As narrator, Ben interacts with each of the band members as well as various other supporting cast members such as Kazuki’s manager, Sato, and his lawyer, Shin. However, these interactions are often brief and leave Ben confused and misdirected. Shin and Ben flirt and contemplate a brief affair but their interactions are formal, stiff, and lack any chemistry. Ben’s steadfast support of Shin later is questionable and unexplained. Just as mysterious is Kaji and Kazuki’s relationship. Frequently Ben questions the relationship and Kaji’s feelings only to be afforded the explanation that Ben doesn’t know Kazuki like Kaji does nor does he know their relationship. Unfortunately, this leaves the most interesting and intriguing aspect of the book, that very dynamic between Kaji and Kazuki, unexplained and confusing. The story offers nothing the narrator, Ben, doesn’t know or understand. While Ben is contemplating how to ensure the band is a success, the drama and tension of the book goes on around him without much depth even as it affects everyone.
Furthermore the inclusion of Ben’s old lover and renew love interest is completely unnecessary. Rune offers absolutely nothing to the story other than to give Ben the one explicit sex scene while dragging out the final resolution. Rune’s contributions to the story and ending could easily have been cut out. The romance between Rune and Ben is easy and convenient as Ben gets over his previous grudge rather quickly and picks up where the two left off, immediately in love. Thus the united duo of managers – Rune is yet another manager, this time of the band Vudu – take on the problem of Kaji/Kazuki’s rocky relationship. The complicated relationships between the managers and band members are not confusing; they just add little to the ultimate story.
Unfortunately Ben often thinks of himself as old and that translates through his voice as narrator. He often uses unattractive word choices such as consistently referring to his dick as his “willy” even during sex. This choice of language is distracting as it is hard to imagine a 33 year old man with a history in sex, drugs, and rock ‘n roll always saying such things as willy and bum cheeks when thinking about sex. Ben is British so perhaps that is the reason for using such terminology but it doesn’t fit with his character and ultimately the sex scene was unattractive and not sexy. Although early thirties and early forties are still attractive men, when faced with the non-stop and repetitive descriptions of how hot, sexy, beautiful, gorgeous, and delicious the various members of the bands are – Ben and Rune suffer by comparison. This ultimately left me wanting to read about Kaji and Kazuki’s relationship and less about Ben’s inept observations and lukewarm relationship with Rune.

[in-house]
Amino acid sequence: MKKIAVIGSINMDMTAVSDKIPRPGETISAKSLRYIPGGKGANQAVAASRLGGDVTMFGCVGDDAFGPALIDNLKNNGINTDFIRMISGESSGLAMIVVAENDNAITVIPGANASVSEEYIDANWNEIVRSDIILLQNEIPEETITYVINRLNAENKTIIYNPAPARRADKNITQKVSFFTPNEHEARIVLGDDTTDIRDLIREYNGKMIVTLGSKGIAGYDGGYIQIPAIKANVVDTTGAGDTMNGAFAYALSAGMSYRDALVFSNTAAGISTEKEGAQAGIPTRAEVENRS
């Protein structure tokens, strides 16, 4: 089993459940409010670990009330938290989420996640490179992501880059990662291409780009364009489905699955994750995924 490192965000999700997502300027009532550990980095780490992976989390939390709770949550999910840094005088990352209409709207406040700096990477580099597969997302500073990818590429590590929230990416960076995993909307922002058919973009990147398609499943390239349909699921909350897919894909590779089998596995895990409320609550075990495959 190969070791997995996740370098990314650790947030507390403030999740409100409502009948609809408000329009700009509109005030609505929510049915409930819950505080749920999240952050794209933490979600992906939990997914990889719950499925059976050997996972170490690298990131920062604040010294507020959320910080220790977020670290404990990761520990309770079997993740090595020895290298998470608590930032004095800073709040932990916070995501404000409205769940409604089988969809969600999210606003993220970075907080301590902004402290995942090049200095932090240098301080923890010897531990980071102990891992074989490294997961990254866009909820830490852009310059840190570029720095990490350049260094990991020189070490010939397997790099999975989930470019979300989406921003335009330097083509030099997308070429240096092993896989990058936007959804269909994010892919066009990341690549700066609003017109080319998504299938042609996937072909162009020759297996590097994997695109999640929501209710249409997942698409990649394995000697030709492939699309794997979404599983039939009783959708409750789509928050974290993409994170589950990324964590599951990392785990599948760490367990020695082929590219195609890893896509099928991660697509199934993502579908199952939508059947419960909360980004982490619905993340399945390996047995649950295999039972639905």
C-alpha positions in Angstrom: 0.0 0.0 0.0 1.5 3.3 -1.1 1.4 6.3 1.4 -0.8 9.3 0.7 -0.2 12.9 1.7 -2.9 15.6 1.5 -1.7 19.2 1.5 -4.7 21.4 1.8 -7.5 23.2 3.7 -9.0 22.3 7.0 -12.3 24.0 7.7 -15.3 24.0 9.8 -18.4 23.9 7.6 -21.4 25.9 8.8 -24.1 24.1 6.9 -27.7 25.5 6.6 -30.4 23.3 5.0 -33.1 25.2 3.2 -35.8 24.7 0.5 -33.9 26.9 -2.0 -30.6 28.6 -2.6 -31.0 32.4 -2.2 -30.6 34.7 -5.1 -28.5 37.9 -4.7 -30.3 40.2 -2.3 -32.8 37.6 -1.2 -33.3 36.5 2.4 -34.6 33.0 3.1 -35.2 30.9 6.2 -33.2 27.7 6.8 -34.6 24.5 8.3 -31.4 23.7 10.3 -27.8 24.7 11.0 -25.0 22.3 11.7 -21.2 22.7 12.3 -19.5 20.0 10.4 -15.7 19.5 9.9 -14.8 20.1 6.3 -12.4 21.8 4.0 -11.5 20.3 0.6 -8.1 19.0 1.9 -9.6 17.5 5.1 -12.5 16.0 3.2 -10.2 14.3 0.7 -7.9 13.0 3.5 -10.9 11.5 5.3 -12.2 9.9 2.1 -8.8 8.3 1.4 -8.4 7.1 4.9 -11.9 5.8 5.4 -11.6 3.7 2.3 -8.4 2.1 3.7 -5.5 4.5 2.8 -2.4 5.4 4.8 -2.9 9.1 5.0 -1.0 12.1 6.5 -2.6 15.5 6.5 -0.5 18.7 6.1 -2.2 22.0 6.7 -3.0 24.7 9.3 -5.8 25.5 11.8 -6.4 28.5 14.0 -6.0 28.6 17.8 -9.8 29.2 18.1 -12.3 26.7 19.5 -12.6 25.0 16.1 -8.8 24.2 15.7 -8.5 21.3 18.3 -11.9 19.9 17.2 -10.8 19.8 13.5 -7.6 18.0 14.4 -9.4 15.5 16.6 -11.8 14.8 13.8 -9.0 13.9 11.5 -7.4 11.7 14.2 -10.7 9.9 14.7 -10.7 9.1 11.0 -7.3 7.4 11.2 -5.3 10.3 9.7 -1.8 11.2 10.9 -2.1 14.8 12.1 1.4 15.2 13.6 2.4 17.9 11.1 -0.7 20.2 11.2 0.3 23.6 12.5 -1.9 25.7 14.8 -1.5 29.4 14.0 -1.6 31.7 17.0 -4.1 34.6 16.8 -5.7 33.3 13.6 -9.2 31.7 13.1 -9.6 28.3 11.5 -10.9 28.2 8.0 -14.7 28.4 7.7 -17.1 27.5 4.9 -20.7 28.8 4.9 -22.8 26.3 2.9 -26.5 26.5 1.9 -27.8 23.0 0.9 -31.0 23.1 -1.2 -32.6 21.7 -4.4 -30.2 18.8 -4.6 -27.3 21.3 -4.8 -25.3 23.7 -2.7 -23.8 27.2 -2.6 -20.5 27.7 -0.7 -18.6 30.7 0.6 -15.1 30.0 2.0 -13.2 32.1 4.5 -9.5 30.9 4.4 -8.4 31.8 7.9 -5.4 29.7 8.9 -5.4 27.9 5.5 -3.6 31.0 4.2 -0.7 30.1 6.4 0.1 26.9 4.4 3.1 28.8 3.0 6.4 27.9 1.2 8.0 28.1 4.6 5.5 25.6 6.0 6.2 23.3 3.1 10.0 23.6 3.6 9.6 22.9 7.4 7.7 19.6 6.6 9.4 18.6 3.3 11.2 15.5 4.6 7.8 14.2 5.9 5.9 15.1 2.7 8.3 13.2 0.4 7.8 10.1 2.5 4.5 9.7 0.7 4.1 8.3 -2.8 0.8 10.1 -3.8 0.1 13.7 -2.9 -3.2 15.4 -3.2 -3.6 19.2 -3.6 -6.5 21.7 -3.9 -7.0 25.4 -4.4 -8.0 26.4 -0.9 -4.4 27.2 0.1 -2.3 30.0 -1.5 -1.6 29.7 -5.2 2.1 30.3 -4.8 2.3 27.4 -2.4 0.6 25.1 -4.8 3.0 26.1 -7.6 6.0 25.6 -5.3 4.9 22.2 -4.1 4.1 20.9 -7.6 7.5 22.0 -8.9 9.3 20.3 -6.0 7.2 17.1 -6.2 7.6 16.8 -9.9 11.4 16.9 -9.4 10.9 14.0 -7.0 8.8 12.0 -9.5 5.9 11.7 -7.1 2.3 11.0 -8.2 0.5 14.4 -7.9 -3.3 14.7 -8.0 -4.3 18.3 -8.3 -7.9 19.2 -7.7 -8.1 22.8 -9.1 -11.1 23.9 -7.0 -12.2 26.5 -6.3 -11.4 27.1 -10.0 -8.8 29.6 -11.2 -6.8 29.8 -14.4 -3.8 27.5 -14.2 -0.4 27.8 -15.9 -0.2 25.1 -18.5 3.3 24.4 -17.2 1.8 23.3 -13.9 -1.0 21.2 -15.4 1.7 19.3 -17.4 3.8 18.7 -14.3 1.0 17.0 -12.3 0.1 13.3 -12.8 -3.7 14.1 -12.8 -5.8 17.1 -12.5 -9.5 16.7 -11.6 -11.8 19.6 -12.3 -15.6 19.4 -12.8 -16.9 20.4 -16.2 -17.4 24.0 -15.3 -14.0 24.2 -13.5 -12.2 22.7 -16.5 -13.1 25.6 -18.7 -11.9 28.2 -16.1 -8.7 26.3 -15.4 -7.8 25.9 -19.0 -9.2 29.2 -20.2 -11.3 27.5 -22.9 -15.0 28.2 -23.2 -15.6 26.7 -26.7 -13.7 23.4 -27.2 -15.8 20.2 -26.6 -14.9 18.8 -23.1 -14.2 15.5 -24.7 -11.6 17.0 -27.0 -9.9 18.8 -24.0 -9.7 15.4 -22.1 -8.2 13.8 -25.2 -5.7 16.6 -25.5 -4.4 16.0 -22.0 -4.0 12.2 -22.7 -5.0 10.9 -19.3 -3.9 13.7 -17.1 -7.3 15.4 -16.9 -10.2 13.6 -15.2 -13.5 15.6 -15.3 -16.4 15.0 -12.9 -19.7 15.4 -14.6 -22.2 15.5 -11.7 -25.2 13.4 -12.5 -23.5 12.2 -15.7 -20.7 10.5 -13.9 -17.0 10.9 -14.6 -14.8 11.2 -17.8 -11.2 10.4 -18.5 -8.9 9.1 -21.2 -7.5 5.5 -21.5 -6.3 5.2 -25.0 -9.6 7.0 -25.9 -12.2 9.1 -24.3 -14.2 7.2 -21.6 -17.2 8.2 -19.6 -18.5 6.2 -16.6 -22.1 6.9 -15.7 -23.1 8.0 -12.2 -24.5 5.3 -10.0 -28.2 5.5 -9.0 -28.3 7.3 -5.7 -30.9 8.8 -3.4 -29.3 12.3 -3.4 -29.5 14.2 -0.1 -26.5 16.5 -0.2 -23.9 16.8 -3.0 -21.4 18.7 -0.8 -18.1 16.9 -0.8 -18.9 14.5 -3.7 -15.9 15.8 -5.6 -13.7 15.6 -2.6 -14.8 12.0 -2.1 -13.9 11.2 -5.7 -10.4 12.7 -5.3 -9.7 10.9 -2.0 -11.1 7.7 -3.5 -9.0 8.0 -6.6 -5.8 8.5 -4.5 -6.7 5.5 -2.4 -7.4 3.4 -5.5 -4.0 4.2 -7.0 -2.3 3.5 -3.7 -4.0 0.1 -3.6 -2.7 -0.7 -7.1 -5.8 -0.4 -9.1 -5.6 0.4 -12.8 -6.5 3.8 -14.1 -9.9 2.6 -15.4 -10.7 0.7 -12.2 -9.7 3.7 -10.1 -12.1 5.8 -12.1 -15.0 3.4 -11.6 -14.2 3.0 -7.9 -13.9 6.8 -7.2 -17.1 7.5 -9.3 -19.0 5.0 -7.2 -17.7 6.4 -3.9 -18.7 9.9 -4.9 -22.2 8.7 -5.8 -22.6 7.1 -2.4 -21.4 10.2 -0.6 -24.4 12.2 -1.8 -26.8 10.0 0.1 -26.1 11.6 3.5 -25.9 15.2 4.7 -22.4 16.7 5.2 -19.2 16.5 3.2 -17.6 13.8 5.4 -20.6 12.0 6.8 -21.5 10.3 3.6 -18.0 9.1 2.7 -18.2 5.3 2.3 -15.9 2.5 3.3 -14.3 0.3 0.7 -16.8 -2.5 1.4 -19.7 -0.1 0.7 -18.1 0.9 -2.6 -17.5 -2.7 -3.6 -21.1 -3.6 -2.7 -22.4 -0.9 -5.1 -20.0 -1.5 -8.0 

Overall this story had a lot of potential in the dynamic between the band members but lost that spark of interest when the focus was shifted to the outsider looking in, Ben. Due to the choice of narrator, the reader is also relegated as an outsider instead of the intimate appeal that normally typifies the first person voice. The various characters have appeal, especially with their fun loving interaction with each other, but were flat and under developed leaving the men vague and indistinct. The final resolution is boring as there was no build up of tension leading to the dramatic ending event. The narrator consistently fails to understand the hints offered. Ultimately since the story chose to focus the action and intensity on the relationship between Kaji and Kazuki, the lack of understanding and insight to the characters leaves this as a failed execution.